Phèdre’s obsessive, autoerotic suffering runs the risk of being dramatically one-note; Mirren, however, finds deep seams of emotional truth that transcend Racine’s structural contrivances. She parses Phèdre’s brazen abasement with an excitement that manages to suggest both self-destruction and sensuality, both guilt and predatory wiles. Theseus may be, as Phèdre says, “the laughing ravisher of a thousand women”—Ariadne and Helen of Troy are among those he has kidnapped on his rambles—but Phèdre is the one he kept. Like her character, Mirren knows how to deploy carnality to her advantage. She arrives onstage with a clear-eyed sexual alertness. “Venus has fastened on me like a tiger,” she says, her hand falling across her abdomen, and you believe her. Describing the “hideous injury” of love at first sight, Phèdre tells Oenone, “I could not speak. I could hardly stand. / I knew then the goddess had found me— / The latest in the lineage that she loathes.”
As Mirren plays her, it’s the battle that Phèdre wages against her fate, not her sexual feelings, that makes her heroic. “The curse of Venus is fatal,” she says early on, adding, “I die last and the most miserable.” Her blighted family tree looms large in her mind, if not in ours. She is the sister of Ariadne, who hanged herself, and the daughter of Minos and Pasiphaë, who had sex with a bull and gave birth to the Minotaur. “What a crazed, pitiful thing / She made of my mother!” Phèdre says of the goddess of love. “It is impossible / To humiliate me any further,” she brays at Venus, after Hippolytus cold-shoulders her.
But contemporary audiences don’t even believe in their own gods, let alone the classical ones. Because Phèdre’s lineage has little purchase on the current imagination, her terror loses much of its weight. Voltaire called Racine’s Phèdre the “masterpiece of the human mind.” The play certainly contains great psychological insight and poetry; to a modern audience, which expects character to be revealed through action, however, its dramaturgy feels static. Almost all the crucial events happen offstage, and are narrated but not shown. Although three of the five main characters are dead by the finale—a trifecta of torment—only Phèdre dies in front of us: she poisons herself offstage, but still manages to stagger out to give Theseus a white-faced but lucid explanation of her gesture. Racine’s characters are well-polished messengers of themes, integers in an Aristotelian equation, factored out to yield a stately balance. The play is one thousand six hundred and fifty-four lines; its dramatic reversal—the return of the presumed-dead Theseus—arrives at line 827, exactly the play’s halfway mark.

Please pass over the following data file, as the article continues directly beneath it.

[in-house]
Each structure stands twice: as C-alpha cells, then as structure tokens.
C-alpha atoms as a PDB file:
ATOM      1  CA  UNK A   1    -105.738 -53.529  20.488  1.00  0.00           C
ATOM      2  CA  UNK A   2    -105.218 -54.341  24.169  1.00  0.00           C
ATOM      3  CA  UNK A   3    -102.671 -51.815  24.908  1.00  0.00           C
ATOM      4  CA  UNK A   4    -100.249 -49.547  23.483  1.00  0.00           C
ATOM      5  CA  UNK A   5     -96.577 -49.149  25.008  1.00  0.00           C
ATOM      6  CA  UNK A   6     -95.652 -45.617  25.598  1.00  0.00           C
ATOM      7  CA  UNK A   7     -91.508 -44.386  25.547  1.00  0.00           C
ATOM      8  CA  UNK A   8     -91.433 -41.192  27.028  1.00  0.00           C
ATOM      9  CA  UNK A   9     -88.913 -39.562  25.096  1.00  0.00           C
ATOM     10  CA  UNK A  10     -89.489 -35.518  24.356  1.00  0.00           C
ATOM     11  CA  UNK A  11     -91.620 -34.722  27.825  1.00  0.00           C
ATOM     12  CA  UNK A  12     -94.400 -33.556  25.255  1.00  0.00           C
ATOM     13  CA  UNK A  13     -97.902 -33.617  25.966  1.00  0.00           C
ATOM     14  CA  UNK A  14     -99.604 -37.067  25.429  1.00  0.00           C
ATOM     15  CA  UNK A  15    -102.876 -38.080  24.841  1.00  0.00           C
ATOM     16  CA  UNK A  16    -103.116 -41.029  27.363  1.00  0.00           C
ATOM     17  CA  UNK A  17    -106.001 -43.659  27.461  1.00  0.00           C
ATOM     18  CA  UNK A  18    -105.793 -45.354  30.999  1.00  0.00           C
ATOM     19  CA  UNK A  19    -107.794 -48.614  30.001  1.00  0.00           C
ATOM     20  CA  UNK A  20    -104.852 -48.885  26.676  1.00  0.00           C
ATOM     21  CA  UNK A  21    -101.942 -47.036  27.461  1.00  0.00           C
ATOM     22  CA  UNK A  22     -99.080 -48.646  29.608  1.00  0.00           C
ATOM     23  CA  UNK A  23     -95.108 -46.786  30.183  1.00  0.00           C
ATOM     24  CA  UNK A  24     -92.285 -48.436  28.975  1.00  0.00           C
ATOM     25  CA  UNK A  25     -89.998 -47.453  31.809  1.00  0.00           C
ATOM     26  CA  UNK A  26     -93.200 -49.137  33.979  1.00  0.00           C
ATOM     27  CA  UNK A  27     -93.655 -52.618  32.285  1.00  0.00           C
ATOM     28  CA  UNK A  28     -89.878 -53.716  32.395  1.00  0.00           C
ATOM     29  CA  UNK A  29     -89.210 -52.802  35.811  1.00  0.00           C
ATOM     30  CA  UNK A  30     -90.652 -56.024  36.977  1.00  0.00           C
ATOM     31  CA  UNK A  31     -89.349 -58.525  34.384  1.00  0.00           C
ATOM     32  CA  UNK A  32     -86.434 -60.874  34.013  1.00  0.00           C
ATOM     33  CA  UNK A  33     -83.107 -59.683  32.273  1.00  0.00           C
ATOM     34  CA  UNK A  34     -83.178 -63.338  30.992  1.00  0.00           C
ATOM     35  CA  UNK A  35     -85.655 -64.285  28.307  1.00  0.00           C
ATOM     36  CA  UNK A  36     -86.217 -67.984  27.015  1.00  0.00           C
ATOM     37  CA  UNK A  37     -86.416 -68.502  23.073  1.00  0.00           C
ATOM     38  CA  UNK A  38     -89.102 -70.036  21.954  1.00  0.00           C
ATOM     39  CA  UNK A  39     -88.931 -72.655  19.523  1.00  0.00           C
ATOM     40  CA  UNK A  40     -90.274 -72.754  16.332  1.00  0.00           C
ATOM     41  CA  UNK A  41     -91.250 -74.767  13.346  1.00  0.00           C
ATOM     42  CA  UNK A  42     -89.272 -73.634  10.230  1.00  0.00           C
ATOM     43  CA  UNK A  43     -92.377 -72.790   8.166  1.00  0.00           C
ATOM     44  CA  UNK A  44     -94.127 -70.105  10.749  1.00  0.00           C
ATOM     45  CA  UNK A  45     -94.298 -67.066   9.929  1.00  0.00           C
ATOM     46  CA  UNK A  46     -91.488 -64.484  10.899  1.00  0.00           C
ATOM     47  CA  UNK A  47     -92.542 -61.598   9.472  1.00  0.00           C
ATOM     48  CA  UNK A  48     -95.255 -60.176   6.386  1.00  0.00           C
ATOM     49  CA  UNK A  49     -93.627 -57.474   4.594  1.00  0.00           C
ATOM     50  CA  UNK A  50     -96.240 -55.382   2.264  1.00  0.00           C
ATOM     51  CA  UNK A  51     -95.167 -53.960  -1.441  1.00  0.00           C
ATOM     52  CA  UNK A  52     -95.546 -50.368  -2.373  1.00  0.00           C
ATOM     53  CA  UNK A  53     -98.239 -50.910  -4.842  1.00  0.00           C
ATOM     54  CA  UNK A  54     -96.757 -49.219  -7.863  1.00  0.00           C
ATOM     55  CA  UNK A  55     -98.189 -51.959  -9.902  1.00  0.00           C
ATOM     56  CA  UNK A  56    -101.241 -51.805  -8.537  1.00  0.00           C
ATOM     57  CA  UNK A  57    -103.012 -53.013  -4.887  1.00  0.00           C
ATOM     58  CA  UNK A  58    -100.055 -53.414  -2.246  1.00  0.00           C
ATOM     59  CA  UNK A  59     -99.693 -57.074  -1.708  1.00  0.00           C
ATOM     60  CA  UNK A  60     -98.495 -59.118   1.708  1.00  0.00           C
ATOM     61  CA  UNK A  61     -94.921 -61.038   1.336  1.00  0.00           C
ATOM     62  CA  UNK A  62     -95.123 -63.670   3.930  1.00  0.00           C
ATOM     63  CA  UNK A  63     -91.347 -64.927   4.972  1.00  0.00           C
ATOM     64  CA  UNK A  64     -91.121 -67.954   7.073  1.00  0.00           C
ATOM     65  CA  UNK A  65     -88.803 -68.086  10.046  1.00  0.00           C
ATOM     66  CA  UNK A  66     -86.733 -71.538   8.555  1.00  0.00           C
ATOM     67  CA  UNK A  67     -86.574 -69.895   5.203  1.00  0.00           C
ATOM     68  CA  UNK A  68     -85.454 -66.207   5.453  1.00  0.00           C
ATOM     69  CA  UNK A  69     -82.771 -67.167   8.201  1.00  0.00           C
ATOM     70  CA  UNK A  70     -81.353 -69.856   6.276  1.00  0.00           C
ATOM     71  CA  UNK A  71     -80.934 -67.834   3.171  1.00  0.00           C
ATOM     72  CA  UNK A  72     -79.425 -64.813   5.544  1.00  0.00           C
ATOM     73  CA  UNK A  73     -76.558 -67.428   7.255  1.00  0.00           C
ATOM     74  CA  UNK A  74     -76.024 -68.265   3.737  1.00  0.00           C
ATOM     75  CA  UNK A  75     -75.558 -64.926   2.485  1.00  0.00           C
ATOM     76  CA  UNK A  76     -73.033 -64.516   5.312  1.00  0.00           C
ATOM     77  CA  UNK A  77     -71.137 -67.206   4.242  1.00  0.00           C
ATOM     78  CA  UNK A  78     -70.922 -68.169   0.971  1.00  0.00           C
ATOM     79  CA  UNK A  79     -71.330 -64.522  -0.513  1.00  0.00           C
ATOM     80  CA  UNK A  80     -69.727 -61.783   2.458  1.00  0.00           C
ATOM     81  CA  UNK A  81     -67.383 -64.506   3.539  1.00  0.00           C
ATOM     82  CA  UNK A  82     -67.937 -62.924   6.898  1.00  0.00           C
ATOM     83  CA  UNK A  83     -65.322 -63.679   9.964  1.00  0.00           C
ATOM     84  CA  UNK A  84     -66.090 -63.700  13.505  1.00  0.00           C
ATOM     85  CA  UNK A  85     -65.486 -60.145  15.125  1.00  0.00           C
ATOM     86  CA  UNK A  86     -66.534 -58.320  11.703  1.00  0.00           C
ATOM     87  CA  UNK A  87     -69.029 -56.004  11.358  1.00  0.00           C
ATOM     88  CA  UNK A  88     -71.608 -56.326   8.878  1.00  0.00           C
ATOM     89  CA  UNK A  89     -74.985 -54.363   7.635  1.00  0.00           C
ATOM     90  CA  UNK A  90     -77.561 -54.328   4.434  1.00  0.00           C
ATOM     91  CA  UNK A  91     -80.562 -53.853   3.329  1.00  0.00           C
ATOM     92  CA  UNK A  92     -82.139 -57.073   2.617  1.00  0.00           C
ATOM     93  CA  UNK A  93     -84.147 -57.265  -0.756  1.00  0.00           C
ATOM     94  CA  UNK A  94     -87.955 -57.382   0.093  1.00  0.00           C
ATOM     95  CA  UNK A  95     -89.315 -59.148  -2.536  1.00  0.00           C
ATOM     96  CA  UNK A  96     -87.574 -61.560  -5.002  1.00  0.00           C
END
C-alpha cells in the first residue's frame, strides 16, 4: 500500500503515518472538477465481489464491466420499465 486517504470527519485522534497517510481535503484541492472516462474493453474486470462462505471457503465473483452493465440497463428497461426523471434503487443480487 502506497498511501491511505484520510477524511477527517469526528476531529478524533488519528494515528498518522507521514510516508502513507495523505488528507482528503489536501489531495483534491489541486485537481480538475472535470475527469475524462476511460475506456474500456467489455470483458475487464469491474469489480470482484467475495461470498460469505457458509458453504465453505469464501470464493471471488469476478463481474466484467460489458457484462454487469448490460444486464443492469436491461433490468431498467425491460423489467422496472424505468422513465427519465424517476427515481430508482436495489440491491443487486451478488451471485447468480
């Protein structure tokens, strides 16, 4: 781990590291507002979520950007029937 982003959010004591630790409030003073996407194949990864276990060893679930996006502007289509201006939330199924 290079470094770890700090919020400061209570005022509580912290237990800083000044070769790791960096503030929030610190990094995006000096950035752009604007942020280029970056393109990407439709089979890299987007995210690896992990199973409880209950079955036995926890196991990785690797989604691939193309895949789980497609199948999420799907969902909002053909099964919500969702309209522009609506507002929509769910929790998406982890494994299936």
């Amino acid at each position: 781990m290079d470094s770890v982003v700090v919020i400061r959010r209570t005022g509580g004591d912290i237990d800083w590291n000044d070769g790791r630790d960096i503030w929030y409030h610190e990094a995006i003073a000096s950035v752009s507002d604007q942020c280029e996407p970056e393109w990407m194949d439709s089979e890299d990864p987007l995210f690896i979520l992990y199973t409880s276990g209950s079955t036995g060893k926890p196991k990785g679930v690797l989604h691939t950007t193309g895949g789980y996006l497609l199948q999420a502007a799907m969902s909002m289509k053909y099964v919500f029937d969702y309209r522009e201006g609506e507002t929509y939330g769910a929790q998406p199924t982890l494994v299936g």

The director, Nicholas Hytner, who partnered with Mirren for a superb 2000 production of Tennessee Williams’s “Orpheus Descending,” another tale of doomed love, has given “Phèdre” the advantage of a gorgeous Bob Crowley set, one of the best for any National production I’ve seen. Crowley fills half the stage with a cloudless cerulean sky, the rest with the monumental forms of a low-angled marble roof, pocked marble walls, and a jagged, crumbling outcropping of stone. Brightness bears down on the behemoth lair and its dwarfed denizens, a cunning correlative for a tragedy in which heat, and hiding from it, are central. In Ted Hughes’s version, Racine’s ravishing alexandrines are stripped down to a rough, muscular, vernacular directness. Hughes’s idiom has its own fierce urgency; its sinew is most vividly on display in the blood-spattered Théramène’s heart-wrenching soliloquy—Shrapnel nails it—in which he reports on Hippolytus’ violent death in a tidal wave, which was summoned by the gods to kill the son whom the outraged Theseus believed had cuckolded him:
The horses galloped away with their
That had fed them, and that was your
We followed—all of us crying openly
Like forsaken children.
The trail was easy—he had signed every
Left us a rag of flesh on every thorn.
Hytner’s sure hand slips only in the casting of Townsend as Theseus. A huge man with a long gray ponytail, Townsend is a swashbuckling but jarring presence. He looks the part; he just can’t play it. He gives a minor-league performance in a major-league production. Still, the shock and awe of the play come powerfully through; it is a tragedy for Phèdre and a triumph for Mirren.